Prosopis juliflora Boon or a Ban - Energy farming suggestions from CEDO

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jugal tiwari

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Mar 30, 2009, 10:48:13 AM3/30/09
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                              Exotic Weed - Energy farming
Prosopis juliflora is a weed, no doubt, it is an agressive plant and competes with local flora. Planting this species along with mangroves and native flora is to be discourage. I have seen the menace of this species (locally known as gando baval = Mad tree).
 
If planted in strictly closed plots this species can certainly support a lots of good fuel production, honey (bee-keeping in Mesquite forest is very successful) Banni alone produces over 50  tons of Honey/year.
 
The Prosopis juliflora plots of size 10 hectares to 100 hectares can be developed in wasteland where per hectare 2 persons can be employed. The 24 plots of say 4 hectares can be made and after 2 years of growth (prunning is must for erect growth), each plot of 4 hectares can be harvested mechanically/month from the stem 2 feet above ground. Wood biomass thus produced can be cut and sun dreid and sold to poor peopl and at a low cost and to hoteliers, Dhabas and where ever it is required. A plot thus cut and wood used, get its turn again after 24 months , this time is enough for the regeneration of the Prosopis, it is a coppicing plant.
 
Such projectrs can support employment of people, Mesquite honey, fooder from the pods, Wood and Charcoal (controll charcaol making where all by products can be used) and minimum smoke is emiited.
 
A project like this can be called Energy farming and can be done in desert regions of India, Africa and Saudi Arabia where this plant is spreading its roots and behaving like a weed.
 
The pods can be collected and seeds can be removed from the Prosopis pods, the powder is rich in glucose and fructose, when mixed with mollases, protein oil cake and wheat or Pearl millet husk, it can form a much needed cattle feed,
 
Prosopis gum is also valuable, this project can really bring down the  pressure on our already scant forest in the desert and other regions. because in the want of fuel, poor people just cut asnd chop everything they come across, it is a harsh reality.
 
I come from Rajasthan Jodhpur small village area and have seen and understood this species from my childhood and have worked in Banni and other regions of Kutch and studied this species its imapct on flora and fauna.
 
Also seen this growing as a Weed in massawa and other parts on the Red Sea coast of Eritrea, NE Africa while working with Prof Carl Hodges and Beth Hodges.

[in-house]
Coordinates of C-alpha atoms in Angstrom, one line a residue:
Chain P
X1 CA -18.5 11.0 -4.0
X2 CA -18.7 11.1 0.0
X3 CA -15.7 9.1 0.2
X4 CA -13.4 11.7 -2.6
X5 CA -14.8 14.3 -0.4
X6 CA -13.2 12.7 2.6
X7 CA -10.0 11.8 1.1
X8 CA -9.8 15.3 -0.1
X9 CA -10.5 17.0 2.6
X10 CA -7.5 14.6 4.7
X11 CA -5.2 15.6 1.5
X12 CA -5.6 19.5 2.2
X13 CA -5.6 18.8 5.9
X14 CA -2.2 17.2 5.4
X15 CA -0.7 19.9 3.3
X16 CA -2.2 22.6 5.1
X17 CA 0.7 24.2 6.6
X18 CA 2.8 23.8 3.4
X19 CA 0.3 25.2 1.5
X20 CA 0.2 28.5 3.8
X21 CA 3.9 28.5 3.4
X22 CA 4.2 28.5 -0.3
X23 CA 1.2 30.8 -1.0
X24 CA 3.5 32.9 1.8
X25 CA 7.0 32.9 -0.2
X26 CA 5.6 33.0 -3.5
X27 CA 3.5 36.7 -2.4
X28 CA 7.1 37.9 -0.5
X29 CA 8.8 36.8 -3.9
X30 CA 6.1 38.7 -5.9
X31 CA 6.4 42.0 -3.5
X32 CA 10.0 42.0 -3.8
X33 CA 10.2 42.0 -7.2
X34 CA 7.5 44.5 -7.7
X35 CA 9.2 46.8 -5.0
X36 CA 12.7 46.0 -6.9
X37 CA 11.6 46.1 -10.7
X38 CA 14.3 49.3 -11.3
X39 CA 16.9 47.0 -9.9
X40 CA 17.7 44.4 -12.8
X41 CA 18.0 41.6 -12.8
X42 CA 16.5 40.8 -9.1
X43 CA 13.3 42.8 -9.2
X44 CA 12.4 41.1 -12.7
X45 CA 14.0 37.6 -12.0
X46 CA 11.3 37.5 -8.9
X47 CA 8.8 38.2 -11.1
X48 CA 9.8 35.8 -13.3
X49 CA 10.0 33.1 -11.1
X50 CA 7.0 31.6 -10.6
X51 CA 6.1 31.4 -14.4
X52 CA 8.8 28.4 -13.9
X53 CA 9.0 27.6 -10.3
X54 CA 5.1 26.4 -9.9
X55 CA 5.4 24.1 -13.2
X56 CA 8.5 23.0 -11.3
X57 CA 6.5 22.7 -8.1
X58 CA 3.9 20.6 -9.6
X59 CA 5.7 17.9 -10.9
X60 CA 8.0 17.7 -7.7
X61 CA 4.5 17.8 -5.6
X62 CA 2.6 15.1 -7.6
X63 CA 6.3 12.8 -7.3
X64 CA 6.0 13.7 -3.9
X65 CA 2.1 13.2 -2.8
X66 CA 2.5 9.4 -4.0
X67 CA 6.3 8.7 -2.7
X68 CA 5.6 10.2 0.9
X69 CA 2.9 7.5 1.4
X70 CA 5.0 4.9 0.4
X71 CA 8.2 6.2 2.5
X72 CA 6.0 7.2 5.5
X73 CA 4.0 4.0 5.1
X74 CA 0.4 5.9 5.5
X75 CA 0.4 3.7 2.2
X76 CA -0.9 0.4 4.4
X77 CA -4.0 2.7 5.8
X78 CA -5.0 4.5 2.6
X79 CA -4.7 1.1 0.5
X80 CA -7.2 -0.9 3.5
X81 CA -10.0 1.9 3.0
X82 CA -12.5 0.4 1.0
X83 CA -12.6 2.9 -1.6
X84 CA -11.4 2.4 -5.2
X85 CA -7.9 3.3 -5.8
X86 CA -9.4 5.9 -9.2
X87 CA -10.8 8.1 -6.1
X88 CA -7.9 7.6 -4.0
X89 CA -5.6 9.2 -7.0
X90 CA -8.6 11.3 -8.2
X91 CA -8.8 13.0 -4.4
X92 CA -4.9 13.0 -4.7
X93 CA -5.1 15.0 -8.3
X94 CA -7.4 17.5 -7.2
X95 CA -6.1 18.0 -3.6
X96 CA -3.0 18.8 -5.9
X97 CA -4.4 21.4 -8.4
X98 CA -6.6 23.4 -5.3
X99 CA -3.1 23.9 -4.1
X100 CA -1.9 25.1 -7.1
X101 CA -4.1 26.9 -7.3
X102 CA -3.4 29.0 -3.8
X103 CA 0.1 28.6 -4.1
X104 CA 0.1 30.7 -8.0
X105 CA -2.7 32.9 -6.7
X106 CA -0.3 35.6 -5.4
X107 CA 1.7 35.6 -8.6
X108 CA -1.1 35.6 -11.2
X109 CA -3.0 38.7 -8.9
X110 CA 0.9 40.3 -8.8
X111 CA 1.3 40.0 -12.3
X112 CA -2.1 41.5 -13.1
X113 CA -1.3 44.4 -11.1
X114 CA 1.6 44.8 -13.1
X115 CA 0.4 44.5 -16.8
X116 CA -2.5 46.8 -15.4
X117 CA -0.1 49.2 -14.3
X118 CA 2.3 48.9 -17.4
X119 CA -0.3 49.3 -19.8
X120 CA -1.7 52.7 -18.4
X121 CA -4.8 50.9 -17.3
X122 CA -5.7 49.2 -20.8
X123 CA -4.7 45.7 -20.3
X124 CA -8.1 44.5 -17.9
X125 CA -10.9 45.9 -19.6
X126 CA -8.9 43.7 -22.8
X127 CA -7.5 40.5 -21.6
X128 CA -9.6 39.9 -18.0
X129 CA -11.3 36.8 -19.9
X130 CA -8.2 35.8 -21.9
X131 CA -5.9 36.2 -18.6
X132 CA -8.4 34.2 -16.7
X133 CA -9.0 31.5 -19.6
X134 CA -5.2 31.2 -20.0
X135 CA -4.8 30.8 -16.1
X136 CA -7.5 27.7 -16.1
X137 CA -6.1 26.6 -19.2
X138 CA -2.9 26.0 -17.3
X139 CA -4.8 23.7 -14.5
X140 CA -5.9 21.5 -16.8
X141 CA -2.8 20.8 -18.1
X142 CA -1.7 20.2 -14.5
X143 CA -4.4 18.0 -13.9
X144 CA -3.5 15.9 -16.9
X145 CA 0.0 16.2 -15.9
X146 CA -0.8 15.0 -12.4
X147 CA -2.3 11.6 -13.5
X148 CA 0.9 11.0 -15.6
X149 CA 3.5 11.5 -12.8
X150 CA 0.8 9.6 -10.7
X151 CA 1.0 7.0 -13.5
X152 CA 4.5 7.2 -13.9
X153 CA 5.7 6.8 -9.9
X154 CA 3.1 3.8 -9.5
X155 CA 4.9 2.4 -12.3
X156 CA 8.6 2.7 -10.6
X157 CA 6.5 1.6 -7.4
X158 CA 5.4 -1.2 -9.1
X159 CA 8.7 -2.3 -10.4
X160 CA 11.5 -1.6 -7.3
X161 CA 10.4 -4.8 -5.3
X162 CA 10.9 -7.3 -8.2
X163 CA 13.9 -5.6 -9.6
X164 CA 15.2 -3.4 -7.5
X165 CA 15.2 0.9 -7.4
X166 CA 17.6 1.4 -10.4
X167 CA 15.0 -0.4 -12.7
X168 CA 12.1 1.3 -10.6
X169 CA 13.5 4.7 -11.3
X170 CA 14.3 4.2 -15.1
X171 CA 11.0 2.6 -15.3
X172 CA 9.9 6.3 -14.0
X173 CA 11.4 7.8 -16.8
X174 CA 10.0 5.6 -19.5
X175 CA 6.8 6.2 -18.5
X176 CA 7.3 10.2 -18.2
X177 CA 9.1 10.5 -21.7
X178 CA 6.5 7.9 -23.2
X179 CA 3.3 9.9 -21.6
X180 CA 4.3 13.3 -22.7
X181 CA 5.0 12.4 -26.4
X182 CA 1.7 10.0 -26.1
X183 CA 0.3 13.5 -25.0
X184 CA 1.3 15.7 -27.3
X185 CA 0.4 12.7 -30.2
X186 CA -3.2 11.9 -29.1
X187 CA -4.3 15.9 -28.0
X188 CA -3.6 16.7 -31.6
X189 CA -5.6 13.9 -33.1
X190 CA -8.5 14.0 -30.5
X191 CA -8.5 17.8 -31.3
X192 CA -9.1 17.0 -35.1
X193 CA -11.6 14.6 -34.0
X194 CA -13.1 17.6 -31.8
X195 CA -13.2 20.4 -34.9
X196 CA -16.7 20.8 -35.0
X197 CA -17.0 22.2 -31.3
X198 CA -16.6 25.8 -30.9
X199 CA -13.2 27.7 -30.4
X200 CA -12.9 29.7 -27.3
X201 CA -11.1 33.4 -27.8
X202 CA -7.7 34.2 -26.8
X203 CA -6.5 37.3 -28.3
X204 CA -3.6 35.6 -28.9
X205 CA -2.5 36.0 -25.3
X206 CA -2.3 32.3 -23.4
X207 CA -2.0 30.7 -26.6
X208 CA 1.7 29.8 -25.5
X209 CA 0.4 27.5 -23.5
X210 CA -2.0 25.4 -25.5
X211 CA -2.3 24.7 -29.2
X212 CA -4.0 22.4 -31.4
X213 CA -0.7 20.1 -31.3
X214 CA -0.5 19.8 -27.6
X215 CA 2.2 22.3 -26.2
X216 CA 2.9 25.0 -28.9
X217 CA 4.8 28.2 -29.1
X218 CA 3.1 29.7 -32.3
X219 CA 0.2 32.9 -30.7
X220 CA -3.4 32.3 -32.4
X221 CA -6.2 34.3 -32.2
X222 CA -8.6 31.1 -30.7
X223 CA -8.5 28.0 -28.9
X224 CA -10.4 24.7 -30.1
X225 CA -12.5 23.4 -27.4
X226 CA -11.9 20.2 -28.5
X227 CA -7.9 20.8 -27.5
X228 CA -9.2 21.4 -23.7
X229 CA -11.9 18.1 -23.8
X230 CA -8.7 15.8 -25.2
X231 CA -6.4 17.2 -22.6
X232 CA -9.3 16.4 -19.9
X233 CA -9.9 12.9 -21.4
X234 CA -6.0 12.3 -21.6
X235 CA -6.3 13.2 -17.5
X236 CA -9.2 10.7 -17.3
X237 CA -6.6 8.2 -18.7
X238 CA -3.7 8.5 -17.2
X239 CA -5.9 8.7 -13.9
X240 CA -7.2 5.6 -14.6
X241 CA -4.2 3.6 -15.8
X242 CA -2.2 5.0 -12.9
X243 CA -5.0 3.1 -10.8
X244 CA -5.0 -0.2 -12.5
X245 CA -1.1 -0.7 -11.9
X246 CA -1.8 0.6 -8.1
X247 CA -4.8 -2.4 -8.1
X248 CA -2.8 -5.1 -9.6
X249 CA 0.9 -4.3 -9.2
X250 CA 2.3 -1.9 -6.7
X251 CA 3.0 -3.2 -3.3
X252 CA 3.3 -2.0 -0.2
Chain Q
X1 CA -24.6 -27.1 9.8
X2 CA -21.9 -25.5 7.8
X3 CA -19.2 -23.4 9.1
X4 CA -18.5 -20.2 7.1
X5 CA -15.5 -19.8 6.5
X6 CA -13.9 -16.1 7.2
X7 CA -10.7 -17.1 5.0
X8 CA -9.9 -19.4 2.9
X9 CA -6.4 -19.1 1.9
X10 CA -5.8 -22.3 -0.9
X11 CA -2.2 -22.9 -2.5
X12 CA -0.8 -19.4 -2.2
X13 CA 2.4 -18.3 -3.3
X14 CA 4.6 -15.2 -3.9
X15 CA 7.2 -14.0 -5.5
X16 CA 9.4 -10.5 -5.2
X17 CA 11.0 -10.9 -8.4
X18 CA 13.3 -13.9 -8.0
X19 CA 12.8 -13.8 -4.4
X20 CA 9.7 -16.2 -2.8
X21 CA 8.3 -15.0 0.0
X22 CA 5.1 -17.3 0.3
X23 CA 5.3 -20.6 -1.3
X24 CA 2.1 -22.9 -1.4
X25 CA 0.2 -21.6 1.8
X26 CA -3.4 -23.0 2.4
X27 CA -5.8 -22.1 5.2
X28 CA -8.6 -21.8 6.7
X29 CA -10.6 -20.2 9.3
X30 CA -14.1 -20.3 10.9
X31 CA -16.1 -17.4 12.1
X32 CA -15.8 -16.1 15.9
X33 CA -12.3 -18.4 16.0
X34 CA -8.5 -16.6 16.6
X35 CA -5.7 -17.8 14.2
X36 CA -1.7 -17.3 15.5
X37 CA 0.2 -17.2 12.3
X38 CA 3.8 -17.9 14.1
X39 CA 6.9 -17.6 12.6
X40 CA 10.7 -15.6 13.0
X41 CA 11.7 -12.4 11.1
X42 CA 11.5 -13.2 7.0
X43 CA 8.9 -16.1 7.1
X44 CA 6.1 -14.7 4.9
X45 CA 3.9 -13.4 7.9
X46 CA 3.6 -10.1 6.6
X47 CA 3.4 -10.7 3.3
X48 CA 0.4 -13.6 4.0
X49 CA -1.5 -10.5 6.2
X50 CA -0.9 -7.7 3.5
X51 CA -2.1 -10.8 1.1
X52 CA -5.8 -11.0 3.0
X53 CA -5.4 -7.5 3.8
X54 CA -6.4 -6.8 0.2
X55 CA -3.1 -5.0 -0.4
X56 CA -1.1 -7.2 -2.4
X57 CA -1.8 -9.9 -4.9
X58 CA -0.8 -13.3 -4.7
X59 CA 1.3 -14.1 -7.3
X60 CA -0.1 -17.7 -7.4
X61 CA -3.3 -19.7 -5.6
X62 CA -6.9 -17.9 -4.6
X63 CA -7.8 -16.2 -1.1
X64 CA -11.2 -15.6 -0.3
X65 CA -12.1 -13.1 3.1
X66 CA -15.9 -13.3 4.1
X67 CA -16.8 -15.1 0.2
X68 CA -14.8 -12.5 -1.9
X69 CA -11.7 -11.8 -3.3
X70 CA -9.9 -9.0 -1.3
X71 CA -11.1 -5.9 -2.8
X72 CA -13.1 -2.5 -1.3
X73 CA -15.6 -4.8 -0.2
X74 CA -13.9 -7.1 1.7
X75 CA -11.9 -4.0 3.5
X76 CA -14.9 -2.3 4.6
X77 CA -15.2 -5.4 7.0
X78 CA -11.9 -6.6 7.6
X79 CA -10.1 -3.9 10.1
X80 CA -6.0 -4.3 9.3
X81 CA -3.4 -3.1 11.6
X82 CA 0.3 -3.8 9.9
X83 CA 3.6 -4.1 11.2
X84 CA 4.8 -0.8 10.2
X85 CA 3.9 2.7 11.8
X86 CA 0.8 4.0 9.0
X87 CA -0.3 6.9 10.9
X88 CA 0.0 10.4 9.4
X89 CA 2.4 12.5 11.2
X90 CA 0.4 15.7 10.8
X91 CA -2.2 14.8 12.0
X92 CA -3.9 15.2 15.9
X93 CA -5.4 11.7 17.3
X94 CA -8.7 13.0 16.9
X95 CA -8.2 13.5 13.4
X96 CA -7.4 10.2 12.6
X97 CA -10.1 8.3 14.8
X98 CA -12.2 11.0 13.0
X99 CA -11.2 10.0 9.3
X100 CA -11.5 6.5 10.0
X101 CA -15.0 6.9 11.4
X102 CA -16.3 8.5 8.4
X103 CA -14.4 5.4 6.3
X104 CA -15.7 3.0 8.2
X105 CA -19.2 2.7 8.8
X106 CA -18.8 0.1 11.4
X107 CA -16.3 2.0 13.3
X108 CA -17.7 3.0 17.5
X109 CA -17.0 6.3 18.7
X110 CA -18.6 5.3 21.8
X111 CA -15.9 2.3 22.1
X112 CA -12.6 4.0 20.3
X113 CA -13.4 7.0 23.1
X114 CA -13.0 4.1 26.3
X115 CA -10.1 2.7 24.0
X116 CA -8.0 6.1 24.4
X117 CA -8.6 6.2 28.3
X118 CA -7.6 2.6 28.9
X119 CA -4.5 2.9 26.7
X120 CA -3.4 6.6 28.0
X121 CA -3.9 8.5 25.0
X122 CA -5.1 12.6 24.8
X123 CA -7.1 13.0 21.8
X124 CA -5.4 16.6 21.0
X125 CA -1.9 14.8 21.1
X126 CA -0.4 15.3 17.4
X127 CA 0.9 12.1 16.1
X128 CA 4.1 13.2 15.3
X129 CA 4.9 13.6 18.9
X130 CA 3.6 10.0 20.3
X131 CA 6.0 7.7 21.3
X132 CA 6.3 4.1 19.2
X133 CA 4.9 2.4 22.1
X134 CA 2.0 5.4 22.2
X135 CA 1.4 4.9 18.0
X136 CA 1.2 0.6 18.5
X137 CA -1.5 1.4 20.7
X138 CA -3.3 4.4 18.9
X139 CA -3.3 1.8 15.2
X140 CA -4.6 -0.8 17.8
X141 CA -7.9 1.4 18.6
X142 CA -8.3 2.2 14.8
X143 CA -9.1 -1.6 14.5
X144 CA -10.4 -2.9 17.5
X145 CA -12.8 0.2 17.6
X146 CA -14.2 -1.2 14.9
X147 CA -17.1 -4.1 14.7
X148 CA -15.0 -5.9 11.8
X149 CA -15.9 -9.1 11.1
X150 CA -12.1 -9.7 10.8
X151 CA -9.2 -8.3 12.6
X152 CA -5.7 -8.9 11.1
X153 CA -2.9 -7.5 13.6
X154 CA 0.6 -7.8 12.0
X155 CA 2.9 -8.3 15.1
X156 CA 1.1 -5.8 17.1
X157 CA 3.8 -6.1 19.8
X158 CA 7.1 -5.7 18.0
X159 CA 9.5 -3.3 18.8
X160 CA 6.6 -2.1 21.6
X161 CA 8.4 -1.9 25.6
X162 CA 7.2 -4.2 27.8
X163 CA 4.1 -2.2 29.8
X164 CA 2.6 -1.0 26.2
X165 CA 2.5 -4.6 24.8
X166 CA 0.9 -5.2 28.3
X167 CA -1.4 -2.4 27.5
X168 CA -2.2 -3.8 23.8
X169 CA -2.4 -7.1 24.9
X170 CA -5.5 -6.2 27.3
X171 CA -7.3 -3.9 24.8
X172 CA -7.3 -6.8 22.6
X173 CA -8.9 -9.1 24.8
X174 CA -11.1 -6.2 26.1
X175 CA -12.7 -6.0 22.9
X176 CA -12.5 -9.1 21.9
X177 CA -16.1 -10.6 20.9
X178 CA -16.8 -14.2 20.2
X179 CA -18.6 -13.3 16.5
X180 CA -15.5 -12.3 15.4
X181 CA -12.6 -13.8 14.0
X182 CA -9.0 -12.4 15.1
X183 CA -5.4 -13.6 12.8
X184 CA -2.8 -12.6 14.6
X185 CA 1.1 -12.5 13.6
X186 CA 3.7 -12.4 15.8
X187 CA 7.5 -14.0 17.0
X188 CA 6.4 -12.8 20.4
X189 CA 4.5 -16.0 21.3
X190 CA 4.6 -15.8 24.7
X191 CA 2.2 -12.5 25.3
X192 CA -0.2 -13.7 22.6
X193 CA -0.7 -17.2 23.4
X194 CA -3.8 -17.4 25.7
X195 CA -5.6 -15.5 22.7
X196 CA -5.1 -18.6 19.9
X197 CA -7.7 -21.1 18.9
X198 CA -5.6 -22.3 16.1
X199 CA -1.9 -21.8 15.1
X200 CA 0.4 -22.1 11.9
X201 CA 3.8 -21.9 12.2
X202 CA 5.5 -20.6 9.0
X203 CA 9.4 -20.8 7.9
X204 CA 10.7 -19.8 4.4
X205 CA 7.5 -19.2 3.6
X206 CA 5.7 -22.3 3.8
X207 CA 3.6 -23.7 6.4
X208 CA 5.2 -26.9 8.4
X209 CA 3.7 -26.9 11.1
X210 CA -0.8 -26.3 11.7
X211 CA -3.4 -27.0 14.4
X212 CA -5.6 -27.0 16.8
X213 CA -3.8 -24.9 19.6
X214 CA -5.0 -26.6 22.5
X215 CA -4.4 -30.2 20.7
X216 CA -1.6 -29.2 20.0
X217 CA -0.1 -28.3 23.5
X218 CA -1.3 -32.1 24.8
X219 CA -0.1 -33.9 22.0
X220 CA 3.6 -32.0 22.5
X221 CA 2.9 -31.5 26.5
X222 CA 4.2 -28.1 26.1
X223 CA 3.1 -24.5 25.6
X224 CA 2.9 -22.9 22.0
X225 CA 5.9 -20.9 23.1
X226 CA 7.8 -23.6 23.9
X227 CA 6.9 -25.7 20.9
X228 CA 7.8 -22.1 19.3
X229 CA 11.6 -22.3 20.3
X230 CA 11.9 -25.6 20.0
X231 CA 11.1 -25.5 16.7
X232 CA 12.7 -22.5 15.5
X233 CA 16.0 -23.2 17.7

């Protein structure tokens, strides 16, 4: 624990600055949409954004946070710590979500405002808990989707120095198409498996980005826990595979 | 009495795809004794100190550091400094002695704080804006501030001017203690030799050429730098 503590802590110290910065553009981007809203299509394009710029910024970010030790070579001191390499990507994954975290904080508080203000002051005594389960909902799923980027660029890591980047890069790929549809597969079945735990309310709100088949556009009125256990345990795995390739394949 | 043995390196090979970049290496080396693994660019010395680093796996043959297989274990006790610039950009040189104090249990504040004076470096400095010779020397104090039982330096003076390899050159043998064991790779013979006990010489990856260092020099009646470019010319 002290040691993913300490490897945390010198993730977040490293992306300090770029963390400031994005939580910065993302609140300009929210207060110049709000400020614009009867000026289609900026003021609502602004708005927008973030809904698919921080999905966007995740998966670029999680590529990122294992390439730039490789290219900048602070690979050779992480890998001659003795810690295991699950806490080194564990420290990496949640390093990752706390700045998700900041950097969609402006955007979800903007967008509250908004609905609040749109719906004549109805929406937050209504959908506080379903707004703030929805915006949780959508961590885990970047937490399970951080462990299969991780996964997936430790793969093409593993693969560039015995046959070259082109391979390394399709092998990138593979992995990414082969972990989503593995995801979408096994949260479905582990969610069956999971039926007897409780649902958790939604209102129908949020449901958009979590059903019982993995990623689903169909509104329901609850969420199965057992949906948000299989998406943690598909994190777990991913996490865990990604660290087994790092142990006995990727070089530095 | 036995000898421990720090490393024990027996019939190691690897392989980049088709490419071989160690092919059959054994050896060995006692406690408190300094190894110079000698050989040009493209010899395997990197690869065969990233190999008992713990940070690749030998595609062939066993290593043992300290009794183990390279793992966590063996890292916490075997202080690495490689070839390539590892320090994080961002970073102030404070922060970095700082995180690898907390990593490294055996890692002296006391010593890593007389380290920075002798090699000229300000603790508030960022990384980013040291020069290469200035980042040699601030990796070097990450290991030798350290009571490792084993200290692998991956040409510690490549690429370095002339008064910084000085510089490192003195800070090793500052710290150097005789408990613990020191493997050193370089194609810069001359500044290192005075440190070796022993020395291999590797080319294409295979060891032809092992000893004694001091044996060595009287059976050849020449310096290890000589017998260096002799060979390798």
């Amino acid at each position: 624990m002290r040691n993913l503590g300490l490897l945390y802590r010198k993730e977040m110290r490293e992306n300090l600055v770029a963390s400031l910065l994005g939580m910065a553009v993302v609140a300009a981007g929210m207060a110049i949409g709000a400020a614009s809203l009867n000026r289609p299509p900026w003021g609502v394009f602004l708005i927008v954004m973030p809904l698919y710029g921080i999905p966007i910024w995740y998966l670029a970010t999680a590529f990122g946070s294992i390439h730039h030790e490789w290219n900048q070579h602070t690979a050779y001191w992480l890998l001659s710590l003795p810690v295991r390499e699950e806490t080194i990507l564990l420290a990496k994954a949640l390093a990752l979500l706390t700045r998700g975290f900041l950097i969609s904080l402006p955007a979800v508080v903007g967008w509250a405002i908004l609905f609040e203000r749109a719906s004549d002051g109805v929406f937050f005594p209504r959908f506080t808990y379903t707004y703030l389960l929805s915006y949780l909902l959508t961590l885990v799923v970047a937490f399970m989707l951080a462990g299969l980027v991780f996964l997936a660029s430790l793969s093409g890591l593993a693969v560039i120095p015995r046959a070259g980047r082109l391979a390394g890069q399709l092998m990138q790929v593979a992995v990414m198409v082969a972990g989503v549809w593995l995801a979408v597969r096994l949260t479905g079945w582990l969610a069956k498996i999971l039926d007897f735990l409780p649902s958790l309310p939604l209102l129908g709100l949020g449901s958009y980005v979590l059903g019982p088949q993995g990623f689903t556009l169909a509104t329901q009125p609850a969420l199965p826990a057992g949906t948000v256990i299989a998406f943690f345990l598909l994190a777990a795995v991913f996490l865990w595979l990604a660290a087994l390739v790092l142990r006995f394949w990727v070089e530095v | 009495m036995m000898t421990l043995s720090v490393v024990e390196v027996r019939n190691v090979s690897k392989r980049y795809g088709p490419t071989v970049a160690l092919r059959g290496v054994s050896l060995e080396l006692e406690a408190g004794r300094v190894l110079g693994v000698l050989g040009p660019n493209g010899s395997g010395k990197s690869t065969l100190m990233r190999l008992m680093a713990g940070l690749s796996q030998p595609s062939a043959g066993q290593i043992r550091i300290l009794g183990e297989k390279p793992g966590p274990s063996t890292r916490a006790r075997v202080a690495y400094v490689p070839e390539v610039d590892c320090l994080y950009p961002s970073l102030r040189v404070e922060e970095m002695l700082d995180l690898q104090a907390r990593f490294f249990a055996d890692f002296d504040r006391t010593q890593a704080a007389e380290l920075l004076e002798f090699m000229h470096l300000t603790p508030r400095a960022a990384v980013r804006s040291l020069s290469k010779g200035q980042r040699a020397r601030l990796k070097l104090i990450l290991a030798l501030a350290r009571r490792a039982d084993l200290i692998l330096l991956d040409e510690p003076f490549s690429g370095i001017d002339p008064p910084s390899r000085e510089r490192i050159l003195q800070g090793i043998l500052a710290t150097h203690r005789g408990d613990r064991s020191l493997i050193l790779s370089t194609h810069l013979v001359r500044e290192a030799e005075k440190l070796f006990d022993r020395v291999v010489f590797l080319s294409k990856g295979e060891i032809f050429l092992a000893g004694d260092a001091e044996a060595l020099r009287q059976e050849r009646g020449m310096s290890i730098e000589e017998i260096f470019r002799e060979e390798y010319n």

I am of the strong opinion that weed can become a boon if grown on Energy farming basis on the wastelands. This species does not require irrigation. Two irrigation in the begining period of its first year growth can make this plant establish its roots.
 
 
Jugal tiwari
Centre for Desert and Ocean
village Moti Virani
Kutch, Gujarat,

 


Blackheaded Bunting Moti Virani Kutch 29 th March 2009 on a Prosopis juliflors tree .jpg

vivekmail

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Mar 31, 2009, 3:02:09 AM3/31/09
to jugal tiwari, Indiantreepix
prosopis is being farmed in some areas nearby, wood being supplied to paper mills, other wood is used for other commercial applications like inserts in cloth bolts and so on. but it is a nuisance to nearby areas as seeds spread far and wide and are plants are very difficult to remove
vivek gharpure


J.M. Garg

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Mar 31, 2009, 9:53:56 PM3/31/09
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Hi, Jugal ji,
Certainly a wonderful insight!!!

2009/3/31 vivekmail <vvgha...@dataone.in>
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Anand Kumar Bhatt

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Apr 3, 2009, 1:43:09 PM4/3/09
to J.M. Garg, vivekmail, jugal tiwari, Indiantreepix, Nayan Singh
iT IS A WEED ALLRIGT, AND  a darling of forest officials because it gives such quick results with so little effort.
Another plant for which I wanted to kow something is ACACIA MANGIUM. iI am told it is a good substitute for teak (thoough much inferior), but it is  aweed. Should we encourage it? Any opinions? Nayan Sinngh ji esp.
akbhatt
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Yazdy Palia

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Apr 3, 2009, 1:54:45 PM4/3/09
to Anand Kumar Bhatt, J.M. Garg, vivekmail, jugal tiwari, Indiantreepix, Nayan Singh
Dear Bhat ji,
I agree with you. Acacia Mangium is not really a good substitute for
Teak. Moreover, the branches easily break during windy days. Over and
above that Jack wood is a very good substitute for Teak. You could
make very good furniture out of it. Added to its value as a good
timber tree, It gives you good fruits and is also used as a vegitable.
I would rather go for Rose wood instead of Acacia Mangium.
Regards
Yazdy Palia.

Anand Kumar Bhatt

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Apr 4, 2009, 10:03:18 AM4/4/09
to Yazdy Palia, J.M. Garg, vivekmail, jugal tiwari, Indiantreepix, Nayan Singh
The plus point I have read about A. mangium is that it is quick growing. Its timber is no patch on teak, but now that we are importing malaysian teak which is actually shorea robusta and we have to save our valuable forests should we not encourage mangium? I also read that in Tamilnadu it was being developed but when its invasive character was realized, it was shunned.
But still......??
akbhatt
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